6 Q So what time periods did you attempt to contact him?
7 A He called me to get an update at 2300. I called him
8 shortly after that. I’d have to look at my charting
9 here. Shortly after that, around 2330, I contacted him.
10 Then at the end of my shift – I’d have to look at my
11 charting again – about 6:30, 6:45, I called him and was
12 not – I did not get a response.
13 Q Okay. When he contacted you at 11 o’clock p.m. and you
14 contacted him at 11:30 p.m., did you actually speak to
16 A Yes.
17 Q Each time?
18 A Yes.
19 Q Did you tell him that there were no pulses from the knees
20 down and that there was mottling with the darkest
21 mottling being at the feet?
22 A I had told him my findings and my assessment of no pulses
23 in her feet, no pedal pulses, no tibial pulses and the
25 Q Is there any doubt in your mind that you told him that
2 A No. I told him that information.
3 Q Is there . . . When you looked at your charting, did you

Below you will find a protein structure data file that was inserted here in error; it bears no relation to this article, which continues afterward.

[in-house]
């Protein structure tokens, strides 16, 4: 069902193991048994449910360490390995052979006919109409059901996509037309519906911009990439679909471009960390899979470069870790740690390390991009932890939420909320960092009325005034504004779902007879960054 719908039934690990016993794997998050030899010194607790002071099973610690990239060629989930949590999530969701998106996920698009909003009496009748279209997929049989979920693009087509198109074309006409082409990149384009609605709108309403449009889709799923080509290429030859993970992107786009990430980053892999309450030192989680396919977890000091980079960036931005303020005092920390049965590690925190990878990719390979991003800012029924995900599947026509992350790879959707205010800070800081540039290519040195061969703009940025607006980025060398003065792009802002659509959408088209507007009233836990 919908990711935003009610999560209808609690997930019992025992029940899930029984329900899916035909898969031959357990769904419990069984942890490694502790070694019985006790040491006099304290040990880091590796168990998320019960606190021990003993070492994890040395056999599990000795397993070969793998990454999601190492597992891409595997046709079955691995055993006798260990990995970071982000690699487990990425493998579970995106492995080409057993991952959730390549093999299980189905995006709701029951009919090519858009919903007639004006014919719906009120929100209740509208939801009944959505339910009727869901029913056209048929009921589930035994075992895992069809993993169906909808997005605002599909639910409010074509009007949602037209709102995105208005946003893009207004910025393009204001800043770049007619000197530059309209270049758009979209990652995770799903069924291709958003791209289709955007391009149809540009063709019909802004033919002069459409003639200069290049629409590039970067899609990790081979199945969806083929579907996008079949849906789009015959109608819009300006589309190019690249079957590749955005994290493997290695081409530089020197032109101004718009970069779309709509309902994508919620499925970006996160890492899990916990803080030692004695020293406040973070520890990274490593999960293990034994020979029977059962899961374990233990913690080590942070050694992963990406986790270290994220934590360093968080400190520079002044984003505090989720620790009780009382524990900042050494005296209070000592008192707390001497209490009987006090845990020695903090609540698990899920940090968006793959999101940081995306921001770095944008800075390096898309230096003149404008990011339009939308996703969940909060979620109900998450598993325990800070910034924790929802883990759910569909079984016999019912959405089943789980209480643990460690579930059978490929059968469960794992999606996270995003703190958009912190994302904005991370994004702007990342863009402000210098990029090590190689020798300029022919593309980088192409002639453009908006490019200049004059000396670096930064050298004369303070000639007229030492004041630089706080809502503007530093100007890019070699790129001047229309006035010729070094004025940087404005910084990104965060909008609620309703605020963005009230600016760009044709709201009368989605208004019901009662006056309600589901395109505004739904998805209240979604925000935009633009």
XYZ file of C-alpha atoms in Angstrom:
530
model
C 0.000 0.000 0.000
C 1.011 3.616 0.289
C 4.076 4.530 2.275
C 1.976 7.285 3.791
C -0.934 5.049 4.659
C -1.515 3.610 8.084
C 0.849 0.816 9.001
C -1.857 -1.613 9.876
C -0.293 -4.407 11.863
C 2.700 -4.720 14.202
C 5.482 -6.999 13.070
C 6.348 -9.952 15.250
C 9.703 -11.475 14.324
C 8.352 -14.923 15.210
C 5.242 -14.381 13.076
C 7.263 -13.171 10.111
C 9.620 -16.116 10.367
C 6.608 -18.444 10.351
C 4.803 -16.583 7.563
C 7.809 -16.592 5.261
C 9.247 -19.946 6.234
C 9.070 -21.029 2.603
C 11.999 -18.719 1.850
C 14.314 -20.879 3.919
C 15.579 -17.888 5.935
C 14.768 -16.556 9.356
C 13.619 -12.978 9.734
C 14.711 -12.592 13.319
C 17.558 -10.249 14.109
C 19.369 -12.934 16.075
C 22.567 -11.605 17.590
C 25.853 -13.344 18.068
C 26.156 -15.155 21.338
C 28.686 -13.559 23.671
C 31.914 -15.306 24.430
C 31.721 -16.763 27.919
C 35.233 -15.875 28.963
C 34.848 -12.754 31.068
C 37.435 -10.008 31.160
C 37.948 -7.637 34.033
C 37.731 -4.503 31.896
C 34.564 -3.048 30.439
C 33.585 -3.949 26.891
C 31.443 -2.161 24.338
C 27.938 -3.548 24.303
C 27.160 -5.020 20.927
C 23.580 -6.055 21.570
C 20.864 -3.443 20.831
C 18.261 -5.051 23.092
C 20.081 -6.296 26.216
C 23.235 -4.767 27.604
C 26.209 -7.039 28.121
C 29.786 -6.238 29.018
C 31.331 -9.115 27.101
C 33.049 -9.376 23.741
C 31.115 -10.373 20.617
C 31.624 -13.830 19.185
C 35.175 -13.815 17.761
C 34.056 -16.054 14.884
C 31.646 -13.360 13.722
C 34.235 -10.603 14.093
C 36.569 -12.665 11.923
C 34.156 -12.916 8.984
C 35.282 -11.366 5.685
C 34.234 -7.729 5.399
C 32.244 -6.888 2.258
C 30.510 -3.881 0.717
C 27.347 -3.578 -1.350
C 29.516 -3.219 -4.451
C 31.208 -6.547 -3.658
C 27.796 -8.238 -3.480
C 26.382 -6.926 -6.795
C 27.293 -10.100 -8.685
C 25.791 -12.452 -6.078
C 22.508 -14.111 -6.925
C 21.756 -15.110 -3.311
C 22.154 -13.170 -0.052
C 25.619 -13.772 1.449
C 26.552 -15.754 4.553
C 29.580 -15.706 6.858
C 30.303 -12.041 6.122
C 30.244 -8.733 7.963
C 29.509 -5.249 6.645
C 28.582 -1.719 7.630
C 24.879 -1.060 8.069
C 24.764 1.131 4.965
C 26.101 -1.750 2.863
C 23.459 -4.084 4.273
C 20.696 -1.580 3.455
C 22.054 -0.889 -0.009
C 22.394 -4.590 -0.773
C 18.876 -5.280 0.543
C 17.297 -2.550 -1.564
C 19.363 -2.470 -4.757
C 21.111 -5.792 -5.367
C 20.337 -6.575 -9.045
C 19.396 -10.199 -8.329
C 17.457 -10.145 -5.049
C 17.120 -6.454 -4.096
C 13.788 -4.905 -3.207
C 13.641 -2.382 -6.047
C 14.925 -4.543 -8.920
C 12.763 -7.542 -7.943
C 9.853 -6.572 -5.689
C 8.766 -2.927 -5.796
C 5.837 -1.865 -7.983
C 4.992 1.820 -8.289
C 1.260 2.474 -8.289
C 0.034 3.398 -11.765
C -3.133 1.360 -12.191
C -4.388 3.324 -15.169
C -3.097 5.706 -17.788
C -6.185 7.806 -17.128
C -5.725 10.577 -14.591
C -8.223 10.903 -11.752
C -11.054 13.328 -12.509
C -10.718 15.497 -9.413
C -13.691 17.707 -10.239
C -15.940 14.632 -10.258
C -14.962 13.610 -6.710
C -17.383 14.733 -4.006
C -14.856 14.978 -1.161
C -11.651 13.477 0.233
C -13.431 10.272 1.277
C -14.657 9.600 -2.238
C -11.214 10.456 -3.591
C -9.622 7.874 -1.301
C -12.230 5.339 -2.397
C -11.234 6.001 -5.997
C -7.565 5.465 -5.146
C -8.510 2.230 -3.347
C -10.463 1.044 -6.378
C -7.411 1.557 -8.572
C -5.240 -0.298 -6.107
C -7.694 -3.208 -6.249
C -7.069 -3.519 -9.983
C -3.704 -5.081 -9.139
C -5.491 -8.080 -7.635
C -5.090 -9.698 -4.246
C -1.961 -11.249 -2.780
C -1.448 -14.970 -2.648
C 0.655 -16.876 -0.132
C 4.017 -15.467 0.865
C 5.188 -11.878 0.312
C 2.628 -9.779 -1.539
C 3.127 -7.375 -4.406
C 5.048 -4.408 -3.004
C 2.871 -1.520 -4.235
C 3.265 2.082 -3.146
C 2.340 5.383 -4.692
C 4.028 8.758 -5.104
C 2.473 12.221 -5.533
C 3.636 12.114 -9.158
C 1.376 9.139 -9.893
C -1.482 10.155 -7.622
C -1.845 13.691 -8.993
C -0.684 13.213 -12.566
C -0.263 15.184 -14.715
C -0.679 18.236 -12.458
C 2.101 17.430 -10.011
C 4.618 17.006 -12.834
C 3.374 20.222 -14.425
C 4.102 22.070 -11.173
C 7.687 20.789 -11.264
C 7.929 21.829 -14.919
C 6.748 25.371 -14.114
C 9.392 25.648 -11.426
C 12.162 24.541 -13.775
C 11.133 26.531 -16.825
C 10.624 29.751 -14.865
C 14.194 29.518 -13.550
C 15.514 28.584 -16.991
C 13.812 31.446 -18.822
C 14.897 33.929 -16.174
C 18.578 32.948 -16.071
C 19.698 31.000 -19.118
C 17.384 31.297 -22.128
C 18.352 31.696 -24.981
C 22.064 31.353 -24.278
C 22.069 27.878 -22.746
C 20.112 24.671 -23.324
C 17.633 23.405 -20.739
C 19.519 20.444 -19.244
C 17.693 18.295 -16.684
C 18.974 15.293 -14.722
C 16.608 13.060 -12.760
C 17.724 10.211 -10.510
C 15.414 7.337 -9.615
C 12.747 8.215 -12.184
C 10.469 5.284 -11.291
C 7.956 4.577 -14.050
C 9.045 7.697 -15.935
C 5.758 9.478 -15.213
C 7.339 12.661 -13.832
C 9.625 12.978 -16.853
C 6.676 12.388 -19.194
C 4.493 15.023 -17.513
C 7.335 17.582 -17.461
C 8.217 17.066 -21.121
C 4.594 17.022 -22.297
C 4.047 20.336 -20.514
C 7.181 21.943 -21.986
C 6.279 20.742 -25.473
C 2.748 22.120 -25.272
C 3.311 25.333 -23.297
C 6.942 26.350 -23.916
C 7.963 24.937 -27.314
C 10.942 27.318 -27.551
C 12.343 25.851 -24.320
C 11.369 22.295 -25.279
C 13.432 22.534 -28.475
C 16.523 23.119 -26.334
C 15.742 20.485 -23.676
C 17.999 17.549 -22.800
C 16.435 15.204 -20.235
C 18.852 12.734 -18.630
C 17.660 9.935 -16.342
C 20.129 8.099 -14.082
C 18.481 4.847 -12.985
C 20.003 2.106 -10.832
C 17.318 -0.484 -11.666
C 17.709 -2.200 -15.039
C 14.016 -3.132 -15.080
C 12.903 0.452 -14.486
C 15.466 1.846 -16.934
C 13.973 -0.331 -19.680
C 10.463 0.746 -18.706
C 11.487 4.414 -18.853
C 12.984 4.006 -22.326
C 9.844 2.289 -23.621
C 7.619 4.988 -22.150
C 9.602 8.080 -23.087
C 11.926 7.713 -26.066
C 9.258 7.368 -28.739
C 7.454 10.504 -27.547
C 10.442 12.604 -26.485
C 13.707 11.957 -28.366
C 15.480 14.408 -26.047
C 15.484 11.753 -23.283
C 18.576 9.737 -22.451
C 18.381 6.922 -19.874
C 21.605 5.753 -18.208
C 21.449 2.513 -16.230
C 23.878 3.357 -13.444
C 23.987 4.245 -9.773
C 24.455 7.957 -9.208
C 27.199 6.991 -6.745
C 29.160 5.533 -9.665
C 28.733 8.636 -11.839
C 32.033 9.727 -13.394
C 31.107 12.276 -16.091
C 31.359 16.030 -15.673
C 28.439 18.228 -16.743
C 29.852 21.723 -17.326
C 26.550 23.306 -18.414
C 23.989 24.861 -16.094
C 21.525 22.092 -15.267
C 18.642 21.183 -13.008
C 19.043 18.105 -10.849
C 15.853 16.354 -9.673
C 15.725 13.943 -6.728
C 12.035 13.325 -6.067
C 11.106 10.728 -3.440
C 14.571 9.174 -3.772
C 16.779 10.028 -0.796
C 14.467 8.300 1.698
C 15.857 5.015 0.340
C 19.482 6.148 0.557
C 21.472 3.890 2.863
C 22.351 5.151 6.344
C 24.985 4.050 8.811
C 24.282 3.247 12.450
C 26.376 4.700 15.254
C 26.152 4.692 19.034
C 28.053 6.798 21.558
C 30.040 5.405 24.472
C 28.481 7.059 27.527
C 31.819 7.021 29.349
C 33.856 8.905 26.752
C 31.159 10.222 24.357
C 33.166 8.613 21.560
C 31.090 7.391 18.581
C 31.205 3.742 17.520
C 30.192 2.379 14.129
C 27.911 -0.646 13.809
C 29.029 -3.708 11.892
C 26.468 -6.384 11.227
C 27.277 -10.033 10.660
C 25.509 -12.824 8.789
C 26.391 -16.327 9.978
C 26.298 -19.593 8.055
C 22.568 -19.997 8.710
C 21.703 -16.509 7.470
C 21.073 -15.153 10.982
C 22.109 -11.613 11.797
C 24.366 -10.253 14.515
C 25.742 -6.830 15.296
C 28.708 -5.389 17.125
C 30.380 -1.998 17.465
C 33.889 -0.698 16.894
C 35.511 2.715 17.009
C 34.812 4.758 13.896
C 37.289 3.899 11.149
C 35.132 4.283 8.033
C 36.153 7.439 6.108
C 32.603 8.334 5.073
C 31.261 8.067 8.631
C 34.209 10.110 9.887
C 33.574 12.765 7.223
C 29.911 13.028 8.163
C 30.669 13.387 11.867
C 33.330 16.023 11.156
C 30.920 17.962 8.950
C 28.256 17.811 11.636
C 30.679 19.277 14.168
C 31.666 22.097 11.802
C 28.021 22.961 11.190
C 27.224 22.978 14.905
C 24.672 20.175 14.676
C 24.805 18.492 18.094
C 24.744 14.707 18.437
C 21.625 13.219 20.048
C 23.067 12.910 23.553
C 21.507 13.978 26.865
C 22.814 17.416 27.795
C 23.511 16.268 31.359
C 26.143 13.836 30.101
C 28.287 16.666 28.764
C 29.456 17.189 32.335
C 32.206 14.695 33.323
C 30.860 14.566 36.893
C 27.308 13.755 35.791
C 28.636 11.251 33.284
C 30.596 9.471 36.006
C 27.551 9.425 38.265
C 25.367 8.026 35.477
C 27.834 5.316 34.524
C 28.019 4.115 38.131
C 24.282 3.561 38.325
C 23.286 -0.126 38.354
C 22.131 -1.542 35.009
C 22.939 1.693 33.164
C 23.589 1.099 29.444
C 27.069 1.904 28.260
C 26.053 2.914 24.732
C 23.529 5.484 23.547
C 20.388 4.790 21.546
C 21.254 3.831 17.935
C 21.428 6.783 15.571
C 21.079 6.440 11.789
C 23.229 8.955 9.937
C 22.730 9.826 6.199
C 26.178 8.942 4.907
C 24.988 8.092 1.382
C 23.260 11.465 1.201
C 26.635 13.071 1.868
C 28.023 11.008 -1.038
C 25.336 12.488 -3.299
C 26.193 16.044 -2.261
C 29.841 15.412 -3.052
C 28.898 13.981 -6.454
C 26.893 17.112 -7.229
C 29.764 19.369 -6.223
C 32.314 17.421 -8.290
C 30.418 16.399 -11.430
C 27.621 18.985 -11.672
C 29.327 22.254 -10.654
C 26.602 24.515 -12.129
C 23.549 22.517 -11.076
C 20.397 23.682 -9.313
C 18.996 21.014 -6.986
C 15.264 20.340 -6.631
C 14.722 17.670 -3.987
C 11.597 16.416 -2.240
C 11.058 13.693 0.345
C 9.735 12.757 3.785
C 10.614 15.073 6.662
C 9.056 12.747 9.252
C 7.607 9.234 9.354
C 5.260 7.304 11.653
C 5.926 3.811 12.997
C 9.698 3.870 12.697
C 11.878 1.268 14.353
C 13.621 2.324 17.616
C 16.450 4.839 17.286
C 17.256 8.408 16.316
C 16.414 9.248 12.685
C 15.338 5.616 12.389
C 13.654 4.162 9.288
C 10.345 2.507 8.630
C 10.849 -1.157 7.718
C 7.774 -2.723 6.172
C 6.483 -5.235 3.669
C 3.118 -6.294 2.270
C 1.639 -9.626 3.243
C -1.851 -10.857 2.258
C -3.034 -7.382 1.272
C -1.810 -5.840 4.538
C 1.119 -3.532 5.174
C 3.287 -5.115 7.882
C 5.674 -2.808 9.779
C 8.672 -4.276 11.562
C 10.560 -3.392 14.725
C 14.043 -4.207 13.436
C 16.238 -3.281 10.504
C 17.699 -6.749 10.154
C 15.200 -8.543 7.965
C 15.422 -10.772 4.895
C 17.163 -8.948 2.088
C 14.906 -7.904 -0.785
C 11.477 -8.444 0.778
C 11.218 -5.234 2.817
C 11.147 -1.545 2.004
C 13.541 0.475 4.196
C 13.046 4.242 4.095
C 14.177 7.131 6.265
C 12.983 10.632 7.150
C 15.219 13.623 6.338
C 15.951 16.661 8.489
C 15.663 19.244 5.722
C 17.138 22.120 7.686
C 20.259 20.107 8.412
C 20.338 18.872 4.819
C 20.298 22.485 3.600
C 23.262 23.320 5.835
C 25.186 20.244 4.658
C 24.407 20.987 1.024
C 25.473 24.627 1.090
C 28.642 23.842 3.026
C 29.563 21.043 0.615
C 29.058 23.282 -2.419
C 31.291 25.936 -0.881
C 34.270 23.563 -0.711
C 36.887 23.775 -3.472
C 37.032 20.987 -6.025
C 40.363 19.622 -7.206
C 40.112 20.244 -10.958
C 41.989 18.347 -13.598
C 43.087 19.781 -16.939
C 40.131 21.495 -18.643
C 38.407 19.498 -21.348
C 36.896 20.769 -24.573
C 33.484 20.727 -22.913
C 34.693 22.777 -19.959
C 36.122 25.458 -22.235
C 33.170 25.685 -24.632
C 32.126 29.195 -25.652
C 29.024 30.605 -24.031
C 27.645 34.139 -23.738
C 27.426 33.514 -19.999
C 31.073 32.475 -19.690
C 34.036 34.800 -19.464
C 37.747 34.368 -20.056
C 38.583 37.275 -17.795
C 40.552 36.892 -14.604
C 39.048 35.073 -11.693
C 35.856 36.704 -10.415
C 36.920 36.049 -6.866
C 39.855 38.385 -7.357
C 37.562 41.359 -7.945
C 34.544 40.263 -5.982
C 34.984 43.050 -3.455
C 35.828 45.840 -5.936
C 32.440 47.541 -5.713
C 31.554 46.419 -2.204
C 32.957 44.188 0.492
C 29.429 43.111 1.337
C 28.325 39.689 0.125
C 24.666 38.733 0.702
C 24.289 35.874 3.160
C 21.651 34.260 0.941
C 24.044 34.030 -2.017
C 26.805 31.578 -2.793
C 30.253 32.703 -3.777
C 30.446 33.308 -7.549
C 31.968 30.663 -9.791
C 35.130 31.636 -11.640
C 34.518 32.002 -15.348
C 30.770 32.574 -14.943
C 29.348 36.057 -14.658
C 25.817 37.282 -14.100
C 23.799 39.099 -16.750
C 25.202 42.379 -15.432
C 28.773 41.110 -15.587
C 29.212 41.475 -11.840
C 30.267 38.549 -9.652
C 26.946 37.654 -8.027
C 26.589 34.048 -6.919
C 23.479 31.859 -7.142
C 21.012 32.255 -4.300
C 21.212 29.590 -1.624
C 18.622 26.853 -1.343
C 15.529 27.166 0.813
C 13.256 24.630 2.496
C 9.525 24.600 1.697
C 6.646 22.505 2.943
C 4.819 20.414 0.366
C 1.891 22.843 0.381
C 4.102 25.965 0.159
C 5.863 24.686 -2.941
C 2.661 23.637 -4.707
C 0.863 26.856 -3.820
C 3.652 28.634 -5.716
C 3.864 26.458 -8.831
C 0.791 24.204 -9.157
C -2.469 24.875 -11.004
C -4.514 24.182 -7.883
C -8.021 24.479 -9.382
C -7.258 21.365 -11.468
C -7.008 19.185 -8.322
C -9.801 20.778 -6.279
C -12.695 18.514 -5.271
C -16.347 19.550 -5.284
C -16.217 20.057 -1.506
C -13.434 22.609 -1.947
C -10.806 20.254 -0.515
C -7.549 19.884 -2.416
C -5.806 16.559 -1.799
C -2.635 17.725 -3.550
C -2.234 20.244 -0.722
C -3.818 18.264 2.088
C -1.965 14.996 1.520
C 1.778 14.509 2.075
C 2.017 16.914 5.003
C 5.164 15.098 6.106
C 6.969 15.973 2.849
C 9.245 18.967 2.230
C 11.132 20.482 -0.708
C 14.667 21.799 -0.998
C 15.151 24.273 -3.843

4 see notation – notes that you had those conversations
5 with Dr. B?
6 A There was a note that I – Dr. Bcalled for update.
7 Q And that’s when you would have transmitted that
9 A Correct.
10 Q What other information did you transmit to him beyond the
11 no pulses and the mottling?
12 A General – my general assessment, general like vital
13 signs, labs that had come back, discussed medications
14 patient was receiving.
15 Q Okay. When he learned of the no pulses and the mottling,
16 did he give you any special instructions with respect to
17 that item?
18 A No.
Is this a classic case of he said, she said. Or there more to this story.
To be continued…
Photo: Another timeline PPT slide by Duane Hoffmann